Elise Hu

Elise Hu is a reporter who covers the intersection of technology and culture for NPR's on-air, online and multimedia platforms.

She joined NPR in 2011 to coordinate the digital development and editorial vision for the StateImpact network, a state government reporting project focused on member stations.

Before joining NPR, she was one of the founding reporters who helped launch The Texas Tribune, a non-profit digital news startup devoted to politics and public policy. While at the Tribune, Hu oversaw television partnerships and multimedia projects; contributed to The New York Times' expanded Texas coverage and pushed for editorial innovation across platforms.

An honors graduate of the University of Missouri-Columbia's School of Journalism, she previously worked as the state political reporter for KVUE-TV in Austin, WYFF-TV in Greenville, SC, and reported from Asia for the Taipei Times.

Her work has earned a Gannett Foundation Award for Innovation in Watchdog Journalism, a National Edward R. Murrow award for best online video, beat reporting awards from the Texas Associated Press and The Austin Chronicle once dubiously named her the "Best TV Reporter Who Can Write."

Outside of work, Hu is an adjunct instructor at Northwestern University and Georgetown University's journalism schools. She's also an adviser to the John S. and James L. Knight Foundation, where she keeps up with emerging media and technology as a panelist for the Knight News Challenge.

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2:12pm

Mon October 21, 2013
All Tech Considered

The HealthCare.gov 'Tech Surge' Is Racing Against The Clock

Originally published on Tue October 22, 2013 8:10 am

HealthCare.gov has been plagued with problems since the health insurance exchange site opened Oct. 1.
Karen Bleier AFP/Getty Images

A "tech surge" is underway to help clean up the code of the error-plagued HealthCare.gov site.

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12:09pm

Fri September 27, 2013
All Tech Considered

Phantom Phone Vibrations: So Common They've Changed Our Brains?

Originally published on Mon September 30, 2013 8:09 pm

Phantom Vibration Syndrome: That phenomenon where you think your phone is vibrating when it's not.
iStockphoto.com

Phantom vibration — that phenomenon where you think your phone is vibrating but it's not — has been around only since the mobile age. And five years ago, when its wider existence became recognized, news organizations, including ours, covered the "syndrome" as a sign of the digital encroachment in our lives. Today, it's so common that researchers have devoted studies to it.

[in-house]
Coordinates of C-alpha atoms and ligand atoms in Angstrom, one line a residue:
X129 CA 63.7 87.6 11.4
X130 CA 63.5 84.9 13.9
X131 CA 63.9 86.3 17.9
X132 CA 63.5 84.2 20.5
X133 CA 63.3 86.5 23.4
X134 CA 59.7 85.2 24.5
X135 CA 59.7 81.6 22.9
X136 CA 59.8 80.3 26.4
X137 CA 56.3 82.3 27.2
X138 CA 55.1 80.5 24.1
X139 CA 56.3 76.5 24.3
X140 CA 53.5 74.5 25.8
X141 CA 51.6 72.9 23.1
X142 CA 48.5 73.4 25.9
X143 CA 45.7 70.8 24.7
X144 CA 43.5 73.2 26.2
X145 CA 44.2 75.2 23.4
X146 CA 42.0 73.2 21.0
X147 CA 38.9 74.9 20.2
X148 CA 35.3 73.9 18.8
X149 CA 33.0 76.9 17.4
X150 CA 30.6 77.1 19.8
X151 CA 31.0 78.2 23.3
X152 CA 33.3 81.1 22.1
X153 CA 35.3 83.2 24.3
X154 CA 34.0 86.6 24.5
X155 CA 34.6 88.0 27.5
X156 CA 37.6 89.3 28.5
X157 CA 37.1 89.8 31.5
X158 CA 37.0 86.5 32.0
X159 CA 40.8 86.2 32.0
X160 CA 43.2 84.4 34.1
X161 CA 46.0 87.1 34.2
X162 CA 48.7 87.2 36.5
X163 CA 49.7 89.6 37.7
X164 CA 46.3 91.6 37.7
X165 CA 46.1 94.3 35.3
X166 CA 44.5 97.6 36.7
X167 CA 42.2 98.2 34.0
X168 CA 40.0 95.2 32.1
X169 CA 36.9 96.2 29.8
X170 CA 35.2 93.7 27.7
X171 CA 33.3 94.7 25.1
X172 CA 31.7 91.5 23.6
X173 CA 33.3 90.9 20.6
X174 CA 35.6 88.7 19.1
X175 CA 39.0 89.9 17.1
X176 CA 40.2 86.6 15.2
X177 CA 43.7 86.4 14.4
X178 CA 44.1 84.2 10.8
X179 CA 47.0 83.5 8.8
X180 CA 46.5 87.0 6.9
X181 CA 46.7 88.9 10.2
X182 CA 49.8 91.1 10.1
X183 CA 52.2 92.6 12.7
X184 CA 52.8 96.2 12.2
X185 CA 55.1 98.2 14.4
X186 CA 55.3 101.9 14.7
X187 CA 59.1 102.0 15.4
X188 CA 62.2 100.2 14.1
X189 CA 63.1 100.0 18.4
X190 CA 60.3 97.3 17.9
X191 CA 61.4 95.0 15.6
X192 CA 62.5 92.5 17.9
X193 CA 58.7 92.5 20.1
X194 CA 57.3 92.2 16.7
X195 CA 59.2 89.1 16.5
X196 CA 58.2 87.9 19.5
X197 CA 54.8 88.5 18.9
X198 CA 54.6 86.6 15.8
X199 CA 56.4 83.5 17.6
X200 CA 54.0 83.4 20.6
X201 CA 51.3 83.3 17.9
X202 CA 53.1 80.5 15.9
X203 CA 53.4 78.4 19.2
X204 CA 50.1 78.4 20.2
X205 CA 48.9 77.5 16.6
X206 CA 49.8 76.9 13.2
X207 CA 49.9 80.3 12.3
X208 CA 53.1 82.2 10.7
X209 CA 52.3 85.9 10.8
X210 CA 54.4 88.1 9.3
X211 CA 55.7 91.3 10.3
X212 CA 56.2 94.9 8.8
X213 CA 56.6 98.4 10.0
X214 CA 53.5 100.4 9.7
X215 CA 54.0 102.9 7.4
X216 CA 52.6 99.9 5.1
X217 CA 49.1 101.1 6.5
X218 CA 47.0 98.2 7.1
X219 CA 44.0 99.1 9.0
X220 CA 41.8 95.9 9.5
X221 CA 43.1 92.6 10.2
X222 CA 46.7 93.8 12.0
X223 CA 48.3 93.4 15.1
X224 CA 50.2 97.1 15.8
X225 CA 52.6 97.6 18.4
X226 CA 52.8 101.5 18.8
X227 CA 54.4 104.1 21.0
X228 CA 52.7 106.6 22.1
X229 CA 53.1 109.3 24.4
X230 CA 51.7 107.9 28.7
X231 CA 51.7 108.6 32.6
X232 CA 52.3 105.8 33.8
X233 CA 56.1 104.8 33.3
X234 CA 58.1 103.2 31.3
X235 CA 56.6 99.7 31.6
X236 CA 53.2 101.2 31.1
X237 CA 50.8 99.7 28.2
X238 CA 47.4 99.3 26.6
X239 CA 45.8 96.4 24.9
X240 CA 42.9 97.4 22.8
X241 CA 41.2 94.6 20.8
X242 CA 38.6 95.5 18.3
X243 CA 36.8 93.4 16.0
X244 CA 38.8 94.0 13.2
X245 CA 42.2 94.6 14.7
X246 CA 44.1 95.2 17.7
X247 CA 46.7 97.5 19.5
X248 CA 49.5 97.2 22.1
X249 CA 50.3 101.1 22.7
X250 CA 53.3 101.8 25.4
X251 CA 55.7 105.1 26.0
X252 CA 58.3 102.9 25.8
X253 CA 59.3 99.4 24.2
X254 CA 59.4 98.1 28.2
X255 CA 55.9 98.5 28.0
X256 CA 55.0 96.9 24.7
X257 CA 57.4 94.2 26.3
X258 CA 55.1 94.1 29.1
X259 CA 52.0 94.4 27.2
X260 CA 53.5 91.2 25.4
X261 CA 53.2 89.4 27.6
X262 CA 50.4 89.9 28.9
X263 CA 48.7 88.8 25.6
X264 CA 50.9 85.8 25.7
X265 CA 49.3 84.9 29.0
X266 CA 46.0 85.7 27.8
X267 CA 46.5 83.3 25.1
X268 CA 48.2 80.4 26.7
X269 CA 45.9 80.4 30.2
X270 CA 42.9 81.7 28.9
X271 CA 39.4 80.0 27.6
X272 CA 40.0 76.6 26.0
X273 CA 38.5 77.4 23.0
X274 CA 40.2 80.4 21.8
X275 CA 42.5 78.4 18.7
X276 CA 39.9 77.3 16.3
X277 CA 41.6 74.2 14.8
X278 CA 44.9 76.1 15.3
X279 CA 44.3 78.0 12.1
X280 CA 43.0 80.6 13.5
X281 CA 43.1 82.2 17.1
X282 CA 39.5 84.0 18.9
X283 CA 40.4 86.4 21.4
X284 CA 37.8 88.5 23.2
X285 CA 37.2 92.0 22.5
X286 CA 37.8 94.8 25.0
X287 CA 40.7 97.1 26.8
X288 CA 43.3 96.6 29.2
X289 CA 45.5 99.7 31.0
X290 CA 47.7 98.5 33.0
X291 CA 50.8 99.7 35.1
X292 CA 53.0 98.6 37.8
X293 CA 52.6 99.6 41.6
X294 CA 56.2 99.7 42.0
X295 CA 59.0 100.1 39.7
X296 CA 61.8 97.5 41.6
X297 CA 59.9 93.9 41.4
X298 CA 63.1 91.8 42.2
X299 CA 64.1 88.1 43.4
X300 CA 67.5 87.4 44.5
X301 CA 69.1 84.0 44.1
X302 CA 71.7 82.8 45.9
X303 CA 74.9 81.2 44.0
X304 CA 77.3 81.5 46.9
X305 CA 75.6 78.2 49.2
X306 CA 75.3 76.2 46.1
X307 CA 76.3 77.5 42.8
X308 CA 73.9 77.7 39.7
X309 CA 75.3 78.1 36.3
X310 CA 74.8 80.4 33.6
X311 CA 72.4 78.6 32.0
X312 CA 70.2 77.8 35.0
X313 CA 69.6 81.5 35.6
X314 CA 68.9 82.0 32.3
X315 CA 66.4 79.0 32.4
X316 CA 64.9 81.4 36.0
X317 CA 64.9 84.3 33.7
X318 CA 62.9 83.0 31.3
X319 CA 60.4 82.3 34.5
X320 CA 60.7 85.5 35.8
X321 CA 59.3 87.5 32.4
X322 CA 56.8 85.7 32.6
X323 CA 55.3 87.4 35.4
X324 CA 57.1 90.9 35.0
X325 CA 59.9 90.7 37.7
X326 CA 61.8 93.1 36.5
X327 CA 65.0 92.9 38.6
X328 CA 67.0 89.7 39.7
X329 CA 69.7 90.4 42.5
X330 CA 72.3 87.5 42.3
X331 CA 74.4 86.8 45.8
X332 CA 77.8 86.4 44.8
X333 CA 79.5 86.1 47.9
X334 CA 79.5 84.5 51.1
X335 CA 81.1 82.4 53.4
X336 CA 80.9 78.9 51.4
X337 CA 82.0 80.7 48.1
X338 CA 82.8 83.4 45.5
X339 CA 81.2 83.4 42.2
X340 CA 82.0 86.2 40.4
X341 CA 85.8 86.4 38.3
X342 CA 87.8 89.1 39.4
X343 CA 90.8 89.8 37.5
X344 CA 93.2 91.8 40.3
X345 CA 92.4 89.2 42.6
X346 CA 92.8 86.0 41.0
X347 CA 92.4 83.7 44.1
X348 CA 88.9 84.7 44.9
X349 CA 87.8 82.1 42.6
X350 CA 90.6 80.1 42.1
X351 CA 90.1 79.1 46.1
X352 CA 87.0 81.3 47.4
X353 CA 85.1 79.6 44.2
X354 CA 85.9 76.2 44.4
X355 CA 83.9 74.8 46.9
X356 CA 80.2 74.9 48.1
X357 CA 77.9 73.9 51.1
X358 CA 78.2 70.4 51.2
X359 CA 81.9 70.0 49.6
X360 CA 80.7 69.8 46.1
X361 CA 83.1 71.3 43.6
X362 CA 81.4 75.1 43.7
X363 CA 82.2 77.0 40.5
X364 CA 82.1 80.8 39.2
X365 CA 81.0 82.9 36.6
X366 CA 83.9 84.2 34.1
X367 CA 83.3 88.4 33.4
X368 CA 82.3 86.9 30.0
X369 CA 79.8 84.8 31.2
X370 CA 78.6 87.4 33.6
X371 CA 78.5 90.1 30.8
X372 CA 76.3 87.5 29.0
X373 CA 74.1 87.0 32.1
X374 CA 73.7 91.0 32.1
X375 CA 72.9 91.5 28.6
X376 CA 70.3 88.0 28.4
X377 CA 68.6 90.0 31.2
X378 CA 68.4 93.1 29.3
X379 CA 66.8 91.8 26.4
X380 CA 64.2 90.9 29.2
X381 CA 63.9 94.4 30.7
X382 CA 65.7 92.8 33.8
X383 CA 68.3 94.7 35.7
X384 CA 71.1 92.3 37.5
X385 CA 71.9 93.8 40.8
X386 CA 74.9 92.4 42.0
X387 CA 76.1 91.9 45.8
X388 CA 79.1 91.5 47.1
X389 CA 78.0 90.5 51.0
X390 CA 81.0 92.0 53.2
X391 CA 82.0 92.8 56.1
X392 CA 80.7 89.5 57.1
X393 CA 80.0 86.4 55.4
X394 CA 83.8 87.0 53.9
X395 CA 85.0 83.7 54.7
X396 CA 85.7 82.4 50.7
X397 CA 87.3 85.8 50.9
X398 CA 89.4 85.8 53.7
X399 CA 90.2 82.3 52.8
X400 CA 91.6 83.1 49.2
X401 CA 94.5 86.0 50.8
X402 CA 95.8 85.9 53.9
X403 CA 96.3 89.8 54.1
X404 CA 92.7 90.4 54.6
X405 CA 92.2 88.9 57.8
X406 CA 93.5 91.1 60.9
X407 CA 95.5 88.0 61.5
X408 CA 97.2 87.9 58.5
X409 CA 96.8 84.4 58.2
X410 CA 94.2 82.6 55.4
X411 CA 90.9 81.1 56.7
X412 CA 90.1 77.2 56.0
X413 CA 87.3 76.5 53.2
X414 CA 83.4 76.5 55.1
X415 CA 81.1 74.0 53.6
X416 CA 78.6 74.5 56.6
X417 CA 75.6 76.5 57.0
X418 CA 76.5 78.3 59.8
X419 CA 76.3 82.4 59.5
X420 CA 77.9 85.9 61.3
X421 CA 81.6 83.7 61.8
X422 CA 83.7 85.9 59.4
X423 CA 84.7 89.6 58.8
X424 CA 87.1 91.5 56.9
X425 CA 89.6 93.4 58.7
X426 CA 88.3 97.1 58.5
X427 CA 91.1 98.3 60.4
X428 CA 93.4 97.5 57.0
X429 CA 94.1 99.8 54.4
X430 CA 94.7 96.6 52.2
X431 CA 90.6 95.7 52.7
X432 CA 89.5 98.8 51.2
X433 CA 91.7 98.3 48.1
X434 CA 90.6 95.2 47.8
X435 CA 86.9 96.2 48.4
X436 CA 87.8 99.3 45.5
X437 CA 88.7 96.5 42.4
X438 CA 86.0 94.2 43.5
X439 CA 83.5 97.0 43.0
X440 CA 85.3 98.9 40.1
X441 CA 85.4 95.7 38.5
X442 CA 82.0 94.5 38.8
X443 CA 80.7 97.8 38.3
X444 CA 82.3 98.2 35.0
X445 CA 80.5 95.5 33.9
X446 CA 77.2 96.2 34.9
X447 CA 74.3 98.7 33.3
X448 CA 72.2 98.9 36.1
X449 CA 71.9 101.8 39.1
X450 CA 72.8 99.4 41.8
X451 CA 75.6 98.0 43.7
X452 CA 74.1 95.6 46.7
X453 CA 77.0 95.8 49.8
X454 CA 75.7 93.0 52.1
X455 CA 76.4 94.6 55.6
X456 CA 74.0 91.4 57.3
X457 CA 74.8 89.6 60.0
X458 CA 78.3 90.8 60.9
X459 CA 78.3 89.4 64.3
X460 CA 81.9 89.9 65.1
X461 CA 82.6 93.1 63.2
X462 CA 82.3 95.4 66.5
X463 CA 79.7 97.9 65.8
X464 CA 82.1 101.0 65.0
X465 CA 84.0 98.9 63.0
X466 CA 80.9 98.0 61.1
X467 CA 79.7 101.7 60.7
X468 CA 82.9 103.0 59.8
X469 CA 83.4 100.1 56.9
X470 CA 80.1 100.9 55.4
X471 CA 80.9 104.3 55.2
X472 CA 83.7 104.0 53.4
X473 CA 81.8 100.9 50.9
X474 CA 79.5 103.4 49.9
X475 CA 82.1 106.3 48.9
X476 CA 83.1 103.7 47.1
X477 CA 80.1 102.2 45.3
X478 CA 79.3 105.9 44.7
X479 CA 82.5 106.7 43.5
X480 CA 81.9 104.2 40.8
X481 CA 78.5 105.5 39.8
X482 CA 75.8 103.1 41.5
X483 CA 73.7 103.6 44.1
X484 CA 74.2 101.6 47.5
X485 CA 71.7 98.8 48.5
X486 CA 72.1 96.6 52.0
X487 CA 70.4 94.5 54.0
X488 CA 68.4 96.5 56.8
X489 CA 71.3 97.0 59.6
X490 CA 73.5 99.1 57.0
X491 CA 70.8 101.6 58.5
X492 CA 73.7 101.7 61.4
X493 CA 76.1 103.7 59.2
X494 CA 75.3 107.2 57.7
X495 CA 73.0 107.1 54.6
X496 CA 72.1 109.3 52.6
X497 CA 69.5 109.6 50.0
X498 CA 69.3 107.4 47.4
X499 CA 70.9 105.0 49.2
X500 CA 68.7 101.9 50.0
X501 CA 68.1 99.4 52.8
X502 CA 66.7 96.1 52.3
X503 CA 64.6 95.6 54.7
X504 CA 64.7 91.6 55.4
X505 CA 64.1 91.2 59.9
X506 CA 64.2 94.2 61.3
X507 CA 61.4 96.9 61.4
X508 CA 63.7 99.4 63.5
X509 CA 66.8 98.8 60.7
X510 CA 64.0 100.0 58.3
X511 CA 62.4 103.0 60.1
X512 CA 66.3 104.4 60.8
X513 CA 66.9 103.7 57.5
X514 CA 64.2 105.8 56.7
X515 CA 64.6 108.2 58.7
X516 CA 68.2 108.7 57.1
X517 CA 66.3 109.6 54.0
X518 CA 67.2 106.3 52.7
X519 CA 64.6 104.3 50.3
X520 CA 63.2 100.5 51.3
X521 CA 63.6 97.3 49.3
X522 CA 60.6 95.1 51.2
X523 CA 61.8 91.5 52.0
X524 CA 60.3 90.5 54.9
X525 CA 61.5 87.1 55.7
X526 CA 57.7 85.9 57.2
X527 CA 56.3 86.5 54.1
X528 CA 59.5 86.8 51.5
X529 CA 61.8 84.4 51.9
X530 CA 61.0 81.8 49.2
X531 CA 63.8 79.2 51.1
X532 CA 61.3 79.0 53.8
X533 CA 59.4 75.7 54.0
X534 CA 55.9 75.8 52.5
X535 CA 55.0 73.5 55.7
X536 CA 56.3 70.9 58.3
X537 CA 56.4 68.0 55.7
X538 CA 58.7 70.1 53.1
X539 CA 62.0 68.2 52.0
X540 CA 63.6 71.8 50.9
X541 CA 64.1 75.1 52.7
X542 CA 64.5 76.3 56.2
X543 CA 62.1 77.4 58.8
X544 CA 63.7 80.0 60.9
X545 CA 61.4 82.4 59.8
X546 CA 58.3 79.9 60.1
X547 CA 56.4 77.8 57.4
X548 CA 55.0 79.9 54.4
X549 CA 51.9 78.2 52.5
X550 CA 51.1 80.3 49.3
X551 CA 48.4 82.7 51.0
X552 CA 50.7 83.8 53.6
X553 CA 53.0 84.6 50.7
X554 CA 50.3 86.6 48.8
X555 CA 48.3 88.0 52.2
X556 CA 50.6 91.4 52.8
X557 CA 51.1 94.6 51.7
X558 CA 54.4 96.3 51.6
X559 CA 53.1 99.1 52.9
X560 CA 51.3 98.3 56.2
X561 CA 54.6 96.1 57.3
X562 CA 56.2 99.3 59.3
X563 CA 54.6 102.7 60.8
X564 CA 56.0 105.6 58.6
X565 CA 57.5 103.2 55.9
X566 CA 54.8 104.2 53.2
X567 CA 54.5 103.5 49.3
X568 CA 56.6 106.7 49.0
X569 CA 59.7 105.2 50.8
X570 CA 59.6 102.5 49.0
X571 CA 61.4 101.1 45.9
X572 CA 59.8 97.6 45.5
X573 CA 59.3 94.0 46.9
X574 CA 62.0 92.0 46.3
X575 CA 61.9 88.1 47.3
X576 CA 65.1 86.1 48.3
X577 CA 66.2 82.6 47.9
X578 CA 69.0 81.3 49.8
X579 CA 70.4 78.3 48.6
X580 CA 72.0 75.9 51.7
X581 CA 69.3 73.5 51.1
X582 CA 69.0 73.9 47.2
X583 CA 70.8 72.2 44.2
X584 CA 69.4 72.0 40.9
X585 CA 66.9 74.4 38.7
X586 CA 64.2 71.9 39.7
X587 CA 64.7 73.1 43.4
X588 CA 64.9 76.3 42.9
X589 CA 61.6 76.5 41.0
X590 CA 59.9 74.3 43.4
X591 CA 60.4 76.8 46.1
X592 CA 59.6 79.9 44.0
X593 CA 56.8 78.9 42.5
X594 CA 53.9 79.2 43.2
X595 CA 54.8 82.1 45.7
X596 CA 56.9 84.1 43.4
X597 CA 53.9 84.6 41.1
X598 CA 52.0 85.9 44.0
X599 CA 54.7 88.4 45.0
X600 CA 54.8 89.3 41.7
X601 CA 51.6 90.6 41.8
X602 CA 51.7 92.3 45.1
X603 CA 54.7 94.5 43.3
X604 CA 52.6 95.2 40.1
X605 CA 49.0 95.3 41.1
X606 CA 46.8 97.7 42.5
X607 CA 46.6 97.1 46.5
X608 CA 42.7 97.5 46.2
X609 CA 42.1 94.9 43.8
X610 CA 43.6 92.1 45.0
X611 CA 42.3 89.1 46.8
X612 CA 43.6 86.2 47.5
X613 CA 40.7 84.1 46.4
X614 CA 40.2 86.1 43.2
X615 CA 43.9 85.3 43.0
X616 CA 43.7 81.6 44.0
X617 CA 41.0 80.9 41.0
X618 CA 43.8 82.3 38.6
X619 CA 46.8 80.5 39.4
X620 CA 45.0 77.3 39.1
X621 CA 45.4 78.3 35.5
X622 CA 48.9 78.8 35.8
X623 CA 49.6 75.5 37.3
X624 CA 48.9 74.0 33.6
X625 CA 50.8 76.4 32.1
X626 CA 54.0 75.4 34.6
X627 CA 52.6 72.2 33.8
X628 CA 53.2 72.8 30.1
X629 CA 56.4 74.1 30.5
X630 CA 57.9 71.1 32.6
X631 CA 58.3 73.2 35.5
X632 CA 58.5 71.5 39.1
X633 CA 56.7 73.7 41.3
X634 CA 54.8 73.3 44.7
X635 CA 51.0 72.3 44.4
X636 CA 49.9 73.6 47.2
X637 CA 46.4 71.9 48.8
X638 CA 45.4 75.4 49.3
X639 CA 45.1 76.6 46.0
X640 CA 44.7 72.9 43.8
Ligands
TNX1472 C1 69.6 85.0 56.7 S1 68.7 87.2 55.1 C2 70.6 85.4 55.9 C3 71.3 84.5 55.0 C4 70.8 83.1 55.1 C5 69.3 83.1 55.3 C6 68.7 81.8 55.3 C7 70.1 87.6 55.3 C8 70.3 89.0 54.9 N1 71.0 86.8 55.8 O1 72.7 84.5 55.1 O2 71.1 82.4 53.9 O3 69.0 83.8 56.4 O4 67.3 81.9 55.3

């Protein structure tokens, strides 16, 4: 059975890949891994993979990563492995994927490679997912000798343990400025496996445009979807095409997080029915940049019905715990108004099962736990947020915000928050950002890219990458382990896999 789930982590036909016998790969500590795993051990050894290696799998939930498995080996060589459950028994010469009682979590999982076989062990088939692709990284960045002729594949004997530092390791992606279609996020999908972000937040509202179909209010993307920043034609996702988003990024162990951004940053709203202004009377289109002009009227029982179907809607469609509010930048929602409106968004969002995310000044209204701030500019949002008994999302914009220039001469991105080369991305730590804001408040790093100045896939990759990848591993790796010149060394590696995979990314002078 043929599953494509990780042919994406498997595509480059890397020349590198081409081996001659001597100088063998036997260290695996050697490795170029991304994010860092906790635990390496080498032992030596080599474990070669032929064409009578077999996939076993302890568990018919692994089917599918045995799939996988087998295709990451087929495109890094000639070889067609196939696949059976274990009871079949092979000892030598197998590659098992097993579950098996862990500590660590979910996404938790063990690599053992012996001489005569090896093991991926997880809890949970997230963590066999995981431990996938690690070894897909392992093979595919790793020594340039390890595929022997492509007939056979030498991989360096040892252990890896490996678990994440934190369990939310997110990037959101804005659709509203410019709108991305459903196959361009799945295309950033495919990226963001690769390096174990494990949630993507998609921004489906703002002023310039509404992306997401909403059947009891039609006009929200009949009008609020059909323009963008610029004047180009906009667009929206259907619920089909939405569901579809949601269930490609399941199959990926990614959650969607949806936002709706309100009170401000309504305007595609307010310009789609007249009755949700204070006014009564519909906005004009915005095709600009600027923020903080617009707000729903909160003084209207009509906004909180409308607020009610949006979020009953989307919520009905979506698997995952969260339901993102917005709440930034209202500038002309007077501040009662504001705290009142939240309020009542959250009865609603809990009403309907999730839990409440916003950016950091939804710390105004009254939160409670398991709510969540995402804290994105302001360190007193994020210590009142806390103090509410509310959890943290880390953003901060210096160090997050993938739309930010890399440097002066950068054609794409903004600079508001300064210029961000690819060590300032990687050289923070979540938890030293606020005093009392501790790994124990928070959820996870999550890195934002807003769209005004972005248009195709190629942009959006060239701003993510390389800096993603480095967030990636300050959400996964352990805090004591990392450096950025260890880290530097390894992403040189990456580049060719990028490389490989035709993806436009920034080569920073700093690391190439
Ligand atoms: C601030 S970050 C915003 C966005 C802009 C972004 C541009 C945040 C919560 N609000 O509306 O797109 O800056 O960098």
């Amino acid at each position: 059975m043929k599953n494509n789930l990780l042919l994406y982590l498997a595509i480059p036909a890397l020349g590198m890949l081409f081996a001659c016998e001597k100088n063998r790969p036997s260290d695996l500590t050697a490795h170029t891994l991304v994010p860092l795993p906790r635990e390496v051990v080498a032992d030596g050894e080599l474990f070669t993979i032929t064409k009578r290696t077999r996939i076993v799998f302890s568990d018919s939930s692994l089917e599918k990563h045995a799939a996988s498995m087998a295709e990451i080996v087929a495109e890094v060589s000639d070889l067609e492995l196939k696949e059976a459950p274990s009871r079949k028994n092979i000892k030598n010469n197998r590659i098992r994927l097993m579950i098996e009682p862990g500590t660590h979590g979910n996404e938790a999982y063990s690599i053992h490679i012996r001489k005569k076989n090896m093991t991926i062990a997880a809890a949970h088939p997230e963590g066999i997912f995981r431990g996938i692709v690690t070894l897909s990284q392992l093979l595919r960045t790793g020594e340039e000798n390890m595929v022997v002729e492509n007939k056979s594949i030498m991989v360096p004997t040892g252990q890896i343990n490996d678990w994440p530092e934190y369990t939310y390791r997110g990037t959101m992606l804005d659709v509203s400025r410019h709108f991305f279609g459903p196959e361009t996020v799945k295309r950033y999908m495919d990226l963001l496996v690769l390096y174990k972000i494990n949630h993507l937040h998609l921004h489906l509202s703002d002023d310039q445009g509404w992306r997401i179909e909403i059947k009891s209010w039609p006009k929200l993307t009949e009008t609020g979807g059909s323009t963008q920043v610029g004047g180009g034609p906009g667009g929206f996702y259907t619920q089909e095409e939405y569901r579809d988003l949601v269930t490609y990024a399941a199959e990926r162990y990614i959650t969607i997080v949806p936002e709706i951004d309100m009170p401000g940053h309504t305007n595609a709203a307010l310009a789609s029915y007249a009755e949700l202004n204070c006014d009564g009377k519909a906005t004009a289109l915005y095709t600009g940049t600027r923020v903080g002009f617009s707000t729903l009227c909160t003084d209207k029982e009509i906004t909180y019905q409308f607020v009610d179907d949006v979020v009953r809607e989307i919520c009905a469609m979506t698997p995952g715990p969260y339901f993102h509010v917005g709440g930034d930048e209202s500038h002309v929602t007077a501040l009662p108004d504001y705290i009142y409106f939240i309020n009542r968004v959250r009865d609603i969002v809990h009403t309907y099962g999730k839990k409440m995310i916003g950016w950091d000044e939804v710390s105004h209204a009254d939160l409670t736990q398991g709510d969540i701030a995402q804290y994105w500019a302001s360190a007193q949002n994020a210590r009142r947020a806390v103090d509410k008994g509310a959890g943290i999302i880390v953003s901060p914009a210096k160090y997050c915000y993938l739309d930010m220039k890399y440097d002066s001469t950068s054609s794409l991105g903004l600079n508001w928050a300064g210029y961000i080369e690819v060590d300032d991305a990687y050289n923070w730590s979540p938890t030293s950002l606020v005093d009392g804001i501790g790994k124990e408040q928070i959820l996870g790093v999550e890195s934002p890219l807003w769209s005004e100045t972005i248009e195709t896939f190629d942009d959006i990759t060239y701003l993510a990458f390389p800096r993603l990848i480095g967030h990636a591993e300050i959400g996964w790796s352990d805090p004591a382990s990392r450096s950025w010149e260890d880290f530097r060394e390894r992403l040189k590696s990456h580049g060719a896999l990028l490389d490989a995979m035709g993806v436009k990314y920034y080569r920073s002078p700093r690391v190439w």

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2:32pm

Wed August 28, 2013
All Tech Considered

Outage Summer: What To Know About The Syrian Electronic Army

Originally published on Wed August 28, 2013 4:39 pm

The New York Times headquarters building in New York City.
Ramin Talaie Getty Images

In the latest hacking that brought down The New York Times on Tuesday, evidence points to the activist group of hackers known as the Syrian Electronic Army. This group also took out The Washington Post briefly last week and has used phishing attacks to take control of NPR.org and other national news organizations in previous months. The Washington Post notes:

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1:16pm

Mon August 26, 2013
All Tech Considered

'I'd Tap That' And Other NSA Pickup Lines Are All The Rage

Originally published on Tue March 18, 2014 1:58 pm

An anti-NSA protester in Washington, DC.
Steve Rhodes Flickr

News that National Security Agency officers sometimes abuse domestic intelligence gathering practices to monitor potential love interests has led to a sweeping, satirical response by The People of The Internet. On Tumblr and Twitter, the #NSAPickupLines and #NSALovePoems hashtags have sparked all sorts of creativity from users poking fun at the potential intrusion of the NSA into our personal lives.

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12:46pm

Mon August 19, 2013
All Tech Considered

The End Of Buttons: The New Gesture-Control Era

Originally published on Mon August 19, 2013 4:58 pm

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